Case Law in Roman, Anglosaxon and Continental Law

Case law is a widely studied field, posing a series of questions. The first issue relates to the nature of case law itself, as the term cannot be given a single meaning. There is no one definition of case law, but rather a plurality of meanings depending on the historical period and legal system in question.
After an analysis of Roman iurisprudentia and Anglo-Saxon case law, this work considers the Spanish legal system, as an example of a Continental jurisdiction, and distinguishes between the case laws of the Supreme and Constitutional Courts, the European courts, and the Superior Courts of Justice of the Autonomous Communities.
The book analyses these issues, among many others, in a clear and in-depth manner, from an historical and comparative approach of great interest and academic value.

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Biographical Note

María José Falcón y Tella is Professor of Philosophy of Law (1991) at the Complutense University of Madrid. She is the author of 23 books, many of them translated into different languages, such as Civil Disobedience (Martinus Nijhoff, 2004), Punishment and Culture (Martinus Nijhoff, 2006), Equity and Law (Martinus Nijhoff, 2008), and A Three-Dimensional Theory of Law (Martinus Nijhoff, 2010). She was awarded “The National Prize of Studies in Law” in 1987.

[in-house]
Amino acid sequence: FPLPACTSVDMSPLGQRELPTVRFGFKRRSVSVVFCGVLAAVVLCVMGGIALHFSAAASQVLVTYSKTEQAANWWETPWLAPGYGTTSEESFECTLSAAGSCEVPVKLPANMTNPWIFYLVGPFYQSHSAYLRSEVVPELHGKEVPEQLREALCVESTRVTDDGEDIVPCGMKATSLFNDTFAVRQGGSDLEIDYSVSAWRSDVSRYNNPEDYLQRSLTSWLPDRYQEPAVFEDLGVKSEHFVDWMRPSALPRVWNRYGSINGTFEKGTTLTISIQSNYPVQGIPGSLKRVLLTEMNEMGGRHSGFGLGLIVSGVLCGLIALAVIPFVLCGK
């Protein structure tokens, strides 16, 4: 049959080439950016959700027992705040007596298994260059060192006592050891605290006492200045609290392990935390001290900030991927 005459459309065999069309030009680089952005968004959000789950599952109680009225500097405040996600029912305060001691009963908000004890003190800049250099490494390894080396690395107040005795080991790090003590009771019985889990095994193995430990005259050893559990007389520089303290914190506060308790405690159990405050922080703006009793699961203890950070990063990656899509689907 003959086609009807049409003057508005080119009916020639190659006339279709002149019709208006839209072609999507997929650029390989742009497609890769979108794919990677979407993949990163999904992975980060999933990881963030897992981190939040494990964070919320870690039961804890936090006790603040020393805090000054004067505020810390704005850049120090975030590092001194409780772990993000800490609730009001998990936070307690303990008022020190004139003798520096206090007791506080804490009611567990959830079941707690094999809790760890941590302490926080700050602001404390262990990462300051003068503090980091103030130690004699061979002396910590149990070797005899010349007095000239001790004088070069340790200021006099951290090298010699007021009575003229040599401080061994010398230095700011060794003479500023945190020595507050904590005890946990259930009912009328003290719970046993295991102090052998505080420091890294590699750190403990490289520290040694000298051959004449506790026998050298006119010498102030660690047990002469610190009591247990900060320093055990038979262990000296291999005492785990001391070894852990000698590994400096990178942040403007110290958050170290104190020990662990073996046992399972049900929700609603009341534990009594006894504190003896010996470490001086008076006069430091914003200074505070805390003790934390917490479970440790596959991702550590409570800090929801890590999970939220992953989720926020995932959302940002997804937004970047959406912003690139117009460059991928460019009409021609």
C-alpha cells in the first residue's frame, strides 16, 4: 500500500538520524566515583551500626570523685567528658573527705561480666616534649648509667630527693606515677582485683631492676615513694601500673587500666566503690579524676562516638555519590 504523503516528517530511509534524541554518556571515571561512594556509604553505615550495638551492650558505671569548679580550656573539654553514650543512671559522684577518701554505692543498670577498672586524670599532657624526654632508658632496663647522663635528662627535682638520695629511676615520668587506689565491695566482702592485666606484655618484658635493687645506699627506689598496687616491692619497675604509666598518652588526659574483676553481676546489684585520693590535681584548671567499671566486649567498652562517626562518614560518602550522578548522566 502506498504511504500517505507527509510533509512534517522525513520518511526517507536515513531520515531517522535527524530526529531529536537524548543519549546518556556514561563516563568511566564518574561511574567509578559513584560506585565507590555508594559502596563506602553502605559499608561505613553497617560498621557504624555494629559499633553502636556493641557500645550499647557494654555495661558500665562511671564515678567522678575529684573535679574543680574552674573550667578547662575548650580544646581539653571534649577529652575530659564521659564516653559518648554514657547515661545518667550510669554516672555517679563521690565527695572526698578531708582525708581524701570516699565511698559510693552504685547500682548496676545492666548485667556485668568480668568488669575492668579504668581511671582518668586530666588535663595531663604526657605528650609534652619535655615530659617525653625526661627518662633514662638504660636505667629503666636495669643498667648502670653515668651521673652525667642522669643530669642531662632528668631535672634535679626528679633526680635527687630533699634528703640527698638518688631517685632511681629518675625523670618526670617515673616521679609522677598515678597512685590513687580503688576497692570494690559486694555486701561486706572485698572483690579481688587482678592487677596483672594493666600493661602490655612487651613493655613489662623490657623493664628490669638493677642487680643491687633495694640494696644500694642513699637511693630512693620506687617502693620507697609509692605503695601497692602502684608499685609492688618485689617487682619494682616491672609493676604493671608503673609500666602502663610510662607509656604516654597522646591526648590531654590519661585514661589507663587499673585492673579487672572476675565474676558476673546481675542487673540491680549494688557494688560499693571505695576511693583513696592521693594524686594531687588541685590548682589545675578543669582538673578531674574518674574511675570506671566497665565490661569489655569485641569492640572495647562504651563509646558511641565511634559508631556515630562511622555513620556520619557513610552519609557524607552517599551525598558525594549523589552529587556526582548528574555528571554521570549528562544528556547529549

Table of contents

Excerpt of table of contents:
Preface;
Chapter 1 Introduction;
Chapter 2 Roman Iurisprudentia as Prudentia Iuris:
1. Introduction to Roman Law, Especially Classical Law;
2. Roman Iurisprudentia as Science of Law, as Distinct from its Modern Conception as Jurisprudenz in German and Jurisprudence in Anglosaxon Authors;
3. Priority of Iurisprudentia over Law in Roman Law;
4. Etymology of the Term Iurisprudentia as prudentia Applied to Law in a Practical Manner; Cognitive and Scientific Differences Regarding Scientia and Sapientia;
5. Decisive Creative Role in Roman Iurisprudentia – Neither via Legislator Nor Judge – of Two Bodies: Jurisconsults and Praetor;
6. Origin of Roman Iurisprudentia in the College of Pontiffs, as a “Secret” Concept, and Subsequent Conversion into “Lay” and “Public” Jurisprudence;
7. Value of Iurisprudentia and Ius Publicae Respondendi: Original Scope and Reduction by Augustus;
8. Grandeur of Roman Iurisprudentia, Owing to Casuistics, Inductiveness and Intuitiveness; Value of Science of Law Today as a Theoretical-Doctrinal Concept ;
9. Value of Iurisprudentia in Roman Law: The Source of Law?;
10. Why Iurisprudentia and not Iuriscientia?;
11. Roman Prudentia;
Chapter 3 The Anglosaxon Precedent:
1. The Anglosaxon System of Sources;
2. Distinction between “Jurisprudence” – Science of Law – and “Case Law” – a Judicial Phenomenon;
3. Differences between Common Law and Continental Legal Systems;
4. Main Differences between Anglosaxon Precedent and Continental Case Law;
5. Current Harmonisation of Statute Law and Case Law Systems;
Chapter 4 Continental Case Law:
1. Concept and Main Requirements of Case Law in the Spanish Legal System;
2. The Functions of Case Law;
3. Is Case Law, Especially that of the Supreme Court, a Source of Law in the Spanish Legal System?;
4. Changes in Case Law, Especially by the Supreme Court;
5. Main Rules on the Sources of Law and Case Law in the Spanish Legal System;
6. Case Law in Other Continental Legal Systems;
Bibliography; Index.

Readership

All those –students and academics- interested in general theory of law, civil and constitutional law, and case law, from an historical and comparative approach, regarding especially Roman, Anglo-Saxon and Spanish legal systems.

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